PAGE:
For years Nintendo stayed away from the rising trend of DLC in games, with executives like CEO Satoru Iwata emphatically stating that they believe the full game experience should be offered at launch. A few years ago, Nintendo softened on that stance a bit and began to test the waters with DLC, but they continued to have goals of making the game feel “complete” by itself and making the DLC a good value.
Fast forward to today and the majority of Nintendo’s major titles (such as Mario Kart 8, Hyrule Warriors, and Super Smash Bros. for 3DS and Wii U) have either already received DLC or have it on the way. Is this the new standard for Nintendo? According to Nintendo of America President Reggie Fils-Aime, that’s not the case.
Question: What about digital add-ons? Recently, there’ve been new characters and tracks for Mario Kart 8 available as paid downloads, and Nintendo recently said there will be downloadable content in Super Smash Bros. as well. Is that the new norm for your games?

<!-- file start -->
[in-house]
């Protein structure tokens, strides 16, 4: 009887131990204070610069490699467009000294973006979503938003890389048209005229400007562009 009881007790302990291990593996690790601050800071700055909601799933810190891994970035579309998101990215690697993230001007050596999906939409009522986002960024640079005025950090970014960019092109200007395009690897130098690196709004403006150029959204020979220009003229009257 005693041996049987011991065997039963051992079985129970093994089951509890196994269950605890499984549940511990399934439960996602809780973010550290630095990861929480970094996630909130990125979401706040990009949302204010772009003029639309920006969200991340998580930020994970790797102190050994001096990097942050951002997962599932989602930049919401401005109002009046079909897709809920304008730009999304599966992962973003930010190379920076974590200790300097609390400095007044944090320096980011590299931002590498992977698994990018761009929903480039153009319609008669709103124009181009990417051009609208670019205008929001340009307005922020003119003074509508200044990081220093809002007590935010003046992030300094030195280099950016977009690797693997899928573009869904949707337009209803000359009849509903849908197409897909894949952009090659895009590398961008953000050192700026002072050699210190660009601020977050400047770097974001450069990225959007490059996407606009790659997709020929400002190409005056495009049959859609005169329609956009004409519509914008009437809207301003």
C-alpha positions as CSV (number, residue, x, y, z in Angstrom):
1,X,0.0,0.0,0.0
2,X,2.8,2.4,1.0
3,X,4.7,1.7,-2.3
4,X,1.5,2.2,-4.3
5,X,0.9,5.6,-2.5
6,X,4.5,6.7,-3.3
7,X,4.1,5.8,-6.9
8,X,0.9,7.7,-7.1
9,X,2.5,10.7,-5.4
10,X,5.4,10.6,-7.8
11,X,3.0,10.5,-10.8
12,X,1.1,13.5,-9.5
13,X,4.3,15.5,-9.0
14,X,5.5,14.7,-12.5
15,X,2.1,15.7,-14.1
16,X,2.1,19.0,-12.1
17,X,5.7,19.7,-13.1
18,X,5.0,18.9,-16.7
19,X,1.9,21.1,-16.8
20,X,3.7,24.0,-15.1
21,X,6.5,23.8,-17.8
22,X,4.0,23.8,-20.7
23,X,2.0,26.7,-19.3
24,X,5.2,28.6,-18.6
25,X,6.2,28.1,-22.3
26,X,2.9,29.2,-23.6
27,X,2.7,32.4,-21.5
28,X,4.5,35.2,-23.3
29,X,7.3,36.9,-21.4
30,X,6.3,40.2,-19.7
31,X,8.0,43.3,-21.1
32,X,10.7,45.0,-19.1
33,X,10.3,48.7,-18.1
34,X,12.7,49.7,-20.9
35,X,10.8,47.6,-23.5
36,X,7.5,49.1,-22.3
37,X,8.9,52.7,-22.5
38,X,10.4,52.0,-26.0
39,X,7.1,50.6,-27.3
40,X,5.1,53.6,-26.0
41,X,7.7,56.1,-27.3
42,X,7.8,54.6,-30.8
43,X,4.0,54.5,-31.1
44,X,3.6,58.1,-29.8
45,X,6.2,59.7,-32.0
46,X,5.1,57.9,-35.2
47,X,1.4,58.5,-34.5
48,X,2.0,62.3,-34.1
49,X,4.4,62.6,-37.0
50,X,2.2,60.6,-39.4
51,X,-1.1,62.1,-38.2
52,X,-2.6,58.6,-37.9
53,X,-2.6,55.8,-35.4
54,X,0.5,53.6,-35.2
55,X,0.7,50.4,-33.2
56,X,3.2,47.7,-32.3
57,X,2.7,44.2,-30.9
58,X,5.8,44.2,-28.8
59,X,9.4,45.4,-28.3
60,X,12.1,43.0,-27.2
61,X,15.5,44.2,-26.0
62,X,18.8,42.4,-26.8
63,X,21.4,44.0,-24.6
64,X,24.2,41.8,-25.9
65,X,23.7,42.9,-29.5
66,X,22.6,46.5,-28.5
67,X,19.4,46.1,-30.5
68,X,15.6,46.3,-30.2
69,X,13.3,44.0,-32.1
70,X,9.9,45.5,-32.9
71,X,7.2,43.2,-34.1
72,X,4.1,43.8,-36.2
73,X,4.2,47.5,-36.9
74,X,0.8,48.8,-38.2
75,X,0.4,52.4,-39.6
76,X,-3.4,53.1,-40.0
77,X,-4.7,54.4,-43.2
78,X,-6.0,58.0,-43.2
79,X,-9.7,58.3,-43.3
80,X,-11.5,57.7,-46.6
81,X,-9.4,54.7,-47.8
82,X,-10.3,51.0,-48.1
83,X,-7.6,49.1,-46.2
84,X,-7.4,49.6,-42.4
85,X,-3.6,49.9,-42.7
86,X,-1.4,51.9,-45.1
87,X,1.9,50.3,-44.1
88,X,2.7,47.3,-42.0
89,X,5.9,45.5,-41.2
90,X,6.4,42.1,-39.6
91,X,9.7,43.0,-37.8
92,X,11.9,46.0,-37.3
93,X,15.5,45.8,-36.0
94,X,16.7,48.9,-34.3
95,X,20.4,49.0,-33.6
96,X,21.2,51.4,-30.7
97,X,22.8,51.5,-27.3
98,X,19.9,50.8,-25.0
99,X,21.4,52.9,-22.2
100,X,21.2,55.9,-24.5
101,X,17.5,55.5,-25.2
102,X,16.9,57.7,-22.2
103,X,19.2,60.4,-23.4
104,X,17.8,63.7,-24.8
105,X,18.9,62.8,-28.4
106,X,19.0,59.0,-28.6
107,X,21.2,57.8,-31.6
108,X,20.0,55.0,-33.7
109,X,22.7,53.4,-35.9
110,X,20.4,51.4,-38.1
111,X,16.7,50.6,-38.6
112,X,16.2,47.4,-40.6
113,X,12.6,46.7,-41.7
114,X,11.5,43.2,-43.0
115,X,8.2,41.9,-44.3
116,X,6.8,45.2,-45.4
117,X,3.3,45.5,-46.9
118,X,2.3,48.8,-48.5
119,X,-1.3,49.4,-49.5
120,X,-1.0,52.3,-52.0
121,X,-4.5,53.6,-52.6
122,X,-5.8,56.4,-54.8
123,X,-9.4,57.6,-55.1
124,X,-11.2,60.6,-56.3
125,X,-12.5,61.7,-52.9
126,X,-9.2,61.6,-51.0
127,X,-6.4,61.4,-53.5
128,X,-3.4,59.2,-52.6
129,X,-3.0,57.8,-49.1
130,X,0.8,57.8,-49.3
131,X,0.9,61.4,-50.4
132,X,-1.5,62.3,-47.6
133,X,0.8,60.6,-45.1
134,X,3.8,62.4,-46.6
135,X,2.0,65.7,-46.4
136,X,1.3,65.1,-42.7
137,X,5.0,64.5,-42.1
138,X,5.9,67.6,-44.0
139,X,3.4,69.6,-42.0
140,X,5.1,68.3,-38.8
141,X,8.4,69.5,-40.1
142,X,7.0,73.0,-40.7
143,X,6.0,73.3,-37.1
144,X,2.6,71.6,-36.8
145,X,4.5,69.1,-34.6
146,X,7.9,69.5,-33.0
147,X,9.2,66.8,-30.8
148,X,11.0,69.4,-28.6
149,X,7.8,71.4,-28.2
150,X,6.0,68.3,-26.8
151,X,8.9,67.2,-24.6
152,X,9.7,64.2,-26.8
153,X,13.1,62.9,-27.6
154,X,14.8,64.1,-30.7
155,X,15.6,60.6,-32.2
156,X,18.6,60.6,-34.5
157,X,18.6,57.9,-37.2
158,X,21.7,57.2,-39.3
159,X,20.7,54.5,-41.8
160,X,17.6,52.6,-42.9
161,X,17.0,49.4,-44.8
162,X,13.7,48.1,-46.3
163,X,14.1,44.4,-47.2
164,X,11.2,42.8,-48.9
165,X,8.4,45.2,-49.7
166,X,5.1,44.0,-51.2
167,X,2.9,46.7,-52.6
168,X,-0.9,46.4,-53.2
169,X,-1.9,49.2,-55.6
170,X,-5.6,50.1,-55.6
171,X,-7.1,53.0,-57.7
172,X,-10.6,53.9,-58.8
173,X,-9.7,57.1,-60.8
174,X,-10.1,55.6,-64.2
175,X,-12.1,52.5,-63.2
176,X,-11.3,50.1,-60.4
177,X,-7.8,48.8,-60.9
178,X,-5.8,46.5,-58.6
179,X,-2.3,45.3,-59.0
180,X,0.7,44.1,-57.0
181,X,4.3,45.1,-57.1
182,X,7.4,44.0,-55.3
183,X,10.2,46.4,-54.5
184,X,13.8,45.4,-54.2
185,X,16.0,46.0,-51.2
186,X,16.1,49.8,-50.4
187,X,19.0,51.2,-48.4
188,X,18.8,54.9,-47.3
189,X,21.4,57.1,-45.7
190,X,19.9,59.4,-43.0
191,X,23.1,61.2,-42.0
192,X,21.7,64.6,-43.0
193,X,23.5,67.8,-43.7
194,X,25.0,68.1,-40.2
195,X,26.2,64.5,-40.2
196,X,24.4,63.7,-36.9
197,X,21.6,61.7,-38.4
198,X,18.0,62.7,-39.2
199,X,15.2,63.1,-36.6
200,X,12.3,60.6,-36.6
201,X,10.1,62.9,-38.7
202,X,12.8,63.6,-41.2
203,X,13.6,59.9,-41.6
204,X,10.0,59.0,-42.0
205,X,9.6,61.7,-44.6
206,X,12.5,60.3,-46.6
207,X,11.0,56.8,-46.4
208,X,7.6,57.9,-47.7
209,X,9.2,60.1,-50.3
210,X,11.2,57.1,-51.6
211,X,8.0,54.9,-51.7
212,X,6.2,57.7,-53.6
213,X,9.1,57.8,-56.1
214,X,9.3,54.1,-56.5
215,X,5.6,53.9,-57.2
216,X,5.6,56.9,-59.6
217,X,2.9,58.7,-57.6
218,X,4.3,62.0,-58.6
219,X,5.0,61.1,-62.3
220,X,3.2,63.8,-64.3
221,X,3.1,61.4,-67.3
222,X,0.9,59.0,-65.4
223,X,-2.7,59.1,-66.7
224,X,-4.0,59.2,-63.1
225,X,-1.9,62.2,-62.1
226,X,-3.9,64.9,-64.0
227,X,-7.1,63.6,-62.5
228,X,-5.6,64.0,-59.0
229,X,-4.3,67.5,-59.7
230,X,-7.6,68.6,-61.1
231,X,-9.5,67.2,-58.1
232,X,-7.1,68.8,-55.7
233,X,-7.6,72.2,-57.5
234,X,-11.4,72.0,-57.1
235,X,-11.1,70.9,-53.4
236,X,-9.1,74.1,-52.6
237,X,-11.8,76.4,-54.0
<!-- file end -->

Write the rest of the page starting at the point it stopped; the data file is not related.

Fils-Aime: I wouldn’t quite frame it as “the new normal.” But what I would say is this: Where our developers see a strong value for the consumer in having additional downloadable content, we’ll make that available. Let’s take Fire Emblem, which launched last year for the 3DS. There was extensive downloadable content that extended the story, it added a lot of value to the Fire Emblem game because of the nature of that software. Mario Kart, we’re making available a tremendous amount of content for a very low price. That’s the way we think about downloadable content. If it makes sense for the game, and it makes sense for the consumer, we’ll make it available. It’s not that every single game in the future now will have DLC.
Rather than treating DLC as a standard, Nintendo lets the development team for each game decide if they see an opportunity to create quality add-on content. Most recent Nintendo games have had DLC because the developers had lots of ideas for new content, but it won’t be forced onto titles.